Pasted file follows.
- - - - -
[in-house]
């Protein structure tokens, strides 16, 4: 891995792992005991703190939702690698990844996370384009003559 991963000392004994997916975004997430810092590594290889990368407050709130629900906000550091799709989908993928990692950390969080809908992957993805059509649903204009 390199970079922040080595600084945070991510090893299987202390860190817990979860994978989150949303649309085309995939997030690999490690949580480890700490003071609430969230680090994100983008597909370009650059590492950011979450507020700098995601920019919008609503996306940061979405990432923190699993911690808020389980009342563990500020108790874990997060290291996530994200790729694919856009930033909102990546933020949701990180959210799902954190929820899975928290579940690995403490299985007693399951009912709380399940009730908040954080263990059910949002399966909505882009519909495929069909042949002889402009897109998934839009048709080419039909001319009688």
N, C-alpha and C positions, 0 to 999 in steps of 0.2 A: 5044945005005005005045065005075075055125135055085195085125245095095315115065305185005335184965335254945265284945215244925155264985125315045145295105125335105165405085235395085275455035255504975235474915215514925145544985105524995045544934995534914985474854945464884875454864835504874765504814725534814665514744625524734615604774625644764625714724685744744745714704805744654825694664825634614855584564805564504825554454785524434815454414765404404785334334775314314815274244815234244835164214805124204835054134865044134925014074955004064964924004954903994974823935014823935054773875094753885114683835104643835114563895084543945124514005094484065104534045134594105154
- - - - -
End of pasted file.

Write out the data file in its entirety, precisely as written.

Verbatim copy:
[in-house]
């Protein structure tokens, strides 16, 4: 891995792992005991703190939702690698990844996370384009003559 991963000392004994997916975004997430810092590594290889990368407050709130629900906000550091799709989908993928990692950390969080809908992957993805059509649903204009 390199970079922040080595600084945070991510090893299987202390860190817990979860994978989150949303649309085309995939997030690999490690949580480890700490003071609430969230680090994100983008597909370009650059590492950011979450507020700098995601920019919008609503996306940061979405990432923190699993911690808020389980009342563990500020108790874990997060290291996530994200790729694919856009930033909102990546933020949701990180959210799902954190929820899975928290579940690995403490299985007693399951009912709380399940009730908040954080263990059910949002399966909505882009519909495929069909042949002889402009897109998934839009048709080419039909001319009688």
N, C-alpha and C positions, 0 to 999 in steps of 0.2 A: 5044945005005005005045065005075075055125135055085195085125245095095315115065305185005335184965335254945265284945215244925155264985125315045145295105125335105165405085235395085275455035255504975235474915215514925145544985105524995045544934995534914985474854945464884875454864835504874765504814725534814665514744625524734615604774625644764625714724685744744745714704805744654825694664825634614855584564805564504825554454785524434815454414765404404785334334775314314815274244815234244835164214805124204835054134865044134925014074955004064964924004954903994974823935014823935054773875094753885114683835104643835114563895084543945124514005094484065104534045134594105154